Cry for women’s freedom is stronger, but backlash has grown too: Kavita Krishnan in Chandigarh
Krishnan was trolled by a Facebook user in 2016 when the ‘Spoilt Modern Indian Woman’, a feminist initiative, had shared a quote by her on its Facebook page and initiated a discussion on what constitutes “free sex”.punjab Updated: Nov 25, 2017 12:08 IST
Women’s rights activist Kavita Krishnan believes that the cry for “azaadi” (freedom) among women has become stronger in the past few years. “The way people are coming out in support of women is overwhelming as it wasn’t the same in the past,” said the Communist Party of India (Marxist-Leninist) (CPI-ML) polit bureau member.
“However, the situation is becoming dangerous too, as the political backlash against women is also growing,” said Krishnan, who is also secretary of All India Progressive Women’s Association (AIPWA) and former joint secretary of the Jawharlal Nehru University Students’ Union (JNUSU), at an interaction at Panjab University on Friday.
“Media also needs to reflect on its role. Discussing cases is important but what needs to be found out is what sustains this violence.” — Kavita Krishnan, women’s rights activist
Krishnan was trolled by a Facebook user, GM Das, in 2016 when the ‘Spoilt Modern Indian Woman’, a feminist initiative, had shared a quote by her on its Facebook page and initiated a discussion on what constitutes “free sex”.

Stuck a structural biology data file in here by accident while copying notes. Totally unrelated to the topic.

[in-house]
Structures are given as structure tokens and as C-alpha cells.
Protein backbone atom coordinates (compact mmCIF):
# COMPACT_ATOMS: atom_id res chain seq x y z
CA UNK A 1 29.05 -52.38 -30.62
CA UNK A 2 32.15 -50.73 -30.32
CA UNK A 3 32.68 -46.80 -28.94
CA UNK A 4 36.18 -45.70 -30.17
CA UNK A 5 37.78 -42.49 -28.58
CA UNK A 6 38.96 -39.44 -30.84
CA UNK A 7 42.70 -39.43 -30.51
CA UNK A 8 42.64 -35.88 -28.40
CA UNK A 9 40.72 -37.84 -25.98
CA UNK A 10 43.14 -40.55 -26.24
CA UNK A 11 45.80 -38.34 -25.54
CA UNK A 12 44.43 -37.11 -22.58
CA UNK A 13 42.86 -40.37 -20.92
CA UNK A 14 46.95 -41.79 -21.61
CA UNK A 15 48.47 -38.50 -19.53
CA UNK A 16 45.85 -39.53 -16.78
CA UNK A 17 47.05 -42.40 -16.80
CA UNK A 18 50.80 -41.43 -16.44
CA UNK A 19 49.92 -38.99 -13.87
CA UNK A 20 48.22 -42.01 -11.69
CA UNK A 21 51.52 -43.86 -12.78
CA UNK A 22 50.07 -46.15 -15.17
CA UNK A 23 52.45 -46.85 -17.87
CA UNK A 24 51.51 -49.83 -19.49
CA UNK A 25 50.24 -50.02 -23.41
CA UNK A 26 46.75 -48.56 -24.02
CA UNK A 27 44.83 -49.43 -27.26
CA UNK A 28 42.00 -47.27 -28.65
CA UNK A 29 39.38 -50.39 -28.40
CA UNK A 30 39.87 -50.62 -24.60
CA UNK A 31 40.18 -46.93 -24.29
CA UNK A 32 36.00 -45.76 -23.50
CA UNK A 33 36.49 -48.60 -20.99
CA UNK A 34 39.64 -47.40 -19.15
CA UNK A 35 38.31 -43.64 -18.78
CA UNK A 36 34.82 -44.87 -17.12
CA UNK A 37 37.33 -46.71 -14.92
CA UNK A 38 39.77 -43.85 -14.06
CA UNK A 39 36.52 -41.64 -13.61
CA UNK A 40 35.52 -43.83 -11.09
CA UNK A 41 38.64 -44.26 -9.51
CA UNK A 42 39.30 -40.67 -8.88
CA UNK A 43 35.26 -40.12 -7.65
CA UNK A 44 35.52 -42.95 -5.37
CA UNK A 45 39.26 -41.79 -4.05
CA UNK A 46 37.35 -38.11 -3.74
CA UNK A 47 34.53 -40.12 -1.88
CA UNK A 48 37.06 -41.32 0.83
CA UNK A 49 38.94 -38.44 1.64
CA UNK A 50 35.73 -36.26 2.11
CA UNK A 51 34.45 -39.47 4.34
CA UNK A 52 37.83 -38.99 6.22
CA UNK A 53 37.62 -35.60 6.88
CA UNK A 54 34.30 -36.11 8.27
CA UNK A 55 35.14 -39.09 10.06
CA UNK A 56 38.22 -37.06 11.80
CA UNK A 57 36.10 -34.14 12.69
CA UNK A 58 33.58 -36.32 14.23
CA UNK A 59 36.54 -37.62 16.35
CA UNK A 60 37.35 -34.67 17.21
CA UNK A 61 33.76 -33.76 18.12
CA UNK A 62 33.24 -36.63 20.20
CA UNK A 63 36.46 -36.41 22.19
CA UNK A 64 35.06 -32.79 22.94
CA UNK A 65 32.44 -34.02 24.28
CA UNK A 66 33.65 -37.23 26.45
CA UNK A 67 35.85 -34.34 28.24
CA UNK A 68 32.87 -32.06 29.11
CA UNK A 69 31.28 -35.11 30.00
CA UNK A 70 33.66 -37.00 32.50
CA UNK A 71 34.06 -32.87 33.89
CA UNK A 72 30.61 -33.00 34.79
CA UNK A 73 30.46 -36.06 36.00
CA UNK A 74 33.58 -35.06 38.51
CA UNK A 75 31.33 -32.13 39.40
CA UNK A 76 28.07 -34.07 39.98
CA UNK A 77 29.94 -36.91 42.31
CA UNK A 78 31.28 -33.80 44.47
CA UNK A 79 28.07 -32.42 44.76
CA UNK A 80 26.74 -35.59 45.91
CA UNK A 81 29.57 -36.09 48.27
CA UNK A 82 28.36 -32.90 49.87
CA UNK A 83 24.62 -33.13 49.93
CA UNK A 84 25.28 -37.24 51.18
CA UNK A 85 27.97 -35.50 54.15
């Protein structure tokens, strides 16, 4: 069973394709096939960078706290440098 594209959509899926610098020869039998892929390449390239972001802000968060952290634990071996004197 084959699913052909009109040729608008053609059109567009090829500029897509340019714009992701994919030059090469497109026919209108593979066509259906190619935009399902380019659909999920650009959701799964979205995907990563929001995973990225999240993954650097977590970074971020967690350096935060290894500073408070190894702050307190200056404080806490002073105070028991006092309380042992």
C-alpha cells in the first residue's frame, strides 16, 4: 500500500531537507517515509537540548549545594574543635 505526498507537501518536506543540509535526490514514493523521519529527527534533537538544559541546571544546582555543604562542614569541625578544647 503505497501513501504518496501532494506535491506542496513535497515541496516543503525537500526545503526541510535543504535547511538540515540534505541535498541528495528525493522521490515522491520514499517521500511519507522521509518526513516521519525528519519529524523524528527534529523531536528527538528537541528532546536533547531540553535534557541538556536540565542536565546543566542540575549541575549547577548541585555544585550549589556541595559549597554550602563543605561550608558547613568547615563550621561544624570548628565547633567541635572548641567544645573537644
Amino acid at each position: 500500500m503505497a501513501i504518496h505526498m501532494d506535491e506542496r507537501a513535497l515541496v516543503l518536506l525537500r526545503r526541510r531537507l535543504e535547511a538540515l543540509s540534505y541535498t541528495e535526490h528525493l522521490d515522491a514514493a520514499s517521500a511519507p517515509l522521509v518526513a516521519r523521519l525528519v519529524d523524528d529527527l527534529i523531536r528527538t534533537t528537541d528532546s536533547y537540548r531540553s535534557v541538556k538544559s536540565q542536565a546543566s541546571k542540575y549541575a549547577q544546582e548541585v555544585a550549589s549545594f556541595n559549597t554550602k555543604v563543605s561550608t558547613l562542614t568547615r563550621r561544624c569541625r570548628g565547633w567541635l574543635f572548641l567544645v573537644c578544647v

The user had commented, “Ask your mother/daughter whether she had “free sex”, to which Krishnan had replied, “Er, yes, my mother did. Hopefully so did yours. Because if the woman is not free, it is not sex but rape. Get it.” And to the surprise of many, her mother also came defending her on Facebook and said that she had “free sex” and she fought for the rights of every woman and man to have sex according to their consent.
‘Parental restrictions violence too’
On Friday, Krishnan underlined, “Restriction by parents is also a form of violence, though they do it believing that they are protecting their daughters. However, safety turns into an excuse, restricting the freedom of their daughters.”
Discussing the recent cases of crime against women in Chandigarh, she said, “Usually, cases in which the accused are strangers get attention. However, if it happens at home, it is buried. And in most of the cases this is what happens.”
‘Ask the questions’
“We need to challenge victim-blaming so that the victims have the confidence to come out. We need to demand that the government ensure support to the victims. We should ask where the rape crisis centres are,” she said. Krishnan also discussed how many people have come out with comments saying that women should stay inside their homes to stay safe.
“Caste system is also strengthening the violence against women as the anxiety of preserving it puts more restrictions on women. Breaking the caste system has to be a part of women’s movement,” said Krishnan.
In the end, Krishnan talked about media’s role in creating a change, “Media also needs to reflect on its role. Discussing cases is important but what needs to be found out is what sustains this violence.”